While there is a bit of a learning curve, SmartBNB can help hosts automate up to 95% of the guest communications. They even have an AI that you can train to spot similar questions and to automatically answer! And the automation can be specified by listing. It’s hard enough to keep a 100% response rate on your own but how do you maintain a sub 5 minute response time? The answer is SmartBNB. There is no way you can answer guest inquiries when you’re asleep.
Also, it’s believed that Airbnb favors listings that are frequently updated by their hosts–pricing and calendar–and SmartBNB can give your listing a “heartbeat” login activity every 5 minutes.
Once hosts get past the initial two-week learning curve, we’ve found that hosts could expect to save upwards of 20+ hours a month.
On an average month, how much time do you spend in total as a host on Airbnb? Share below!
Have questions about your Airbnb unit? Contact us here.
This is a fantastic post, thanks for sharing.
Hi Symon and Jim !
I believe at another great way to reduce your input as a host is to automate as much of the communication with your guests, but there was no really exciting solution.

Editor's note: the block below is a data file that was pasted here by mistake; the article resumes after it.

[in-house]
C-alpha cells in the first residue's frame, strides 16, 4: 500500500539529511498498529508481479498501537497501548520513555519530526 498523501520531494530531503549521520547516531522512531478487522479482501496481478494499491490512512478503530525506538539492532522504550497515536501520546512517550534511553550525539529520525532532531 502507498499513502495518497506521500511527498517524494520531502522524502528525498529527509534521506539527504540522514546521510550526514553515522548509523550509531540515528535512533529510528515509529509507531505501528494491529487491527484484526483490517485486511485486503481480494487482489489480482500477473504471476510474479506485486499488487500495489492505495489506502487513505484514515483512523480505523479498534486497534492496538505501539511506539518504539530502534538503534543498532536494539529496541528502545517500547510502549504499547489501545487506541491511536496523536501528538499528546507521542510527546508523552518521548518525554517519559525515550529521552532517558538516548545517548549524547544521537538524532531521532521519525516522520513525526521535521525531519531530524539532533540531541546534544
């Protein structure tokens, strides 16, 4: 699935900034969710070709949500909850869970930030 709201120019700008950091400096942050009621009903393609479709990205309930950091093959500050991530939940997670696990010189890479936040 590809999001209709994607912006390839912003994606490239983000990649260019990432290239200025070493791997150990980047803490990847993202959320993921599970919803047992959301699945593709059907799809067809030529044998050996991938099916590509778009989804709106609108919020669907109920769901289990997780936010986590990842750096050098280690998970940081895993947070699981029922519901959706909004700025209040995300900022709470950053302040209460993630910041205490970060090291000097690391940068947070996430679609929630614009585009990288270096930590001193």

So I have created my own tools available at https://smartbnb.io. I believe it is much better than static generic messages, because the integration with Airbnb allows to automatically fill in the blanks with the actual data from guests or their reservation.
It currently supports 28 languages (so you can interact with your guests in the language that is the best fit), and can automatically send message for booking inquiries, requests to book, pre-approvals, and of course when a reservation was just accepted. You can also schedule messages a few days/hours before/after the check-in or checks-outs. There are plenty of options to configure this tool to actually function like you want it to, and not force into robot messaging if you don’t feel like it. You can check-it out on https://smartbnb.io/messaging
I love this article so much. As an Airbnb host for 4 years now, I regularly get comments from non-hosts that “it looks so easy… I could rent out my extra room.” Now that I have heard that for so many years, I give much shorter replies for individuals to seriously consider the TIME ramifications of the commitment. (And I hope that they like cleaning!)
Thank you for a very honest post that I have shared with others—
Are you able offer AirBnB at the weekends only to start off with?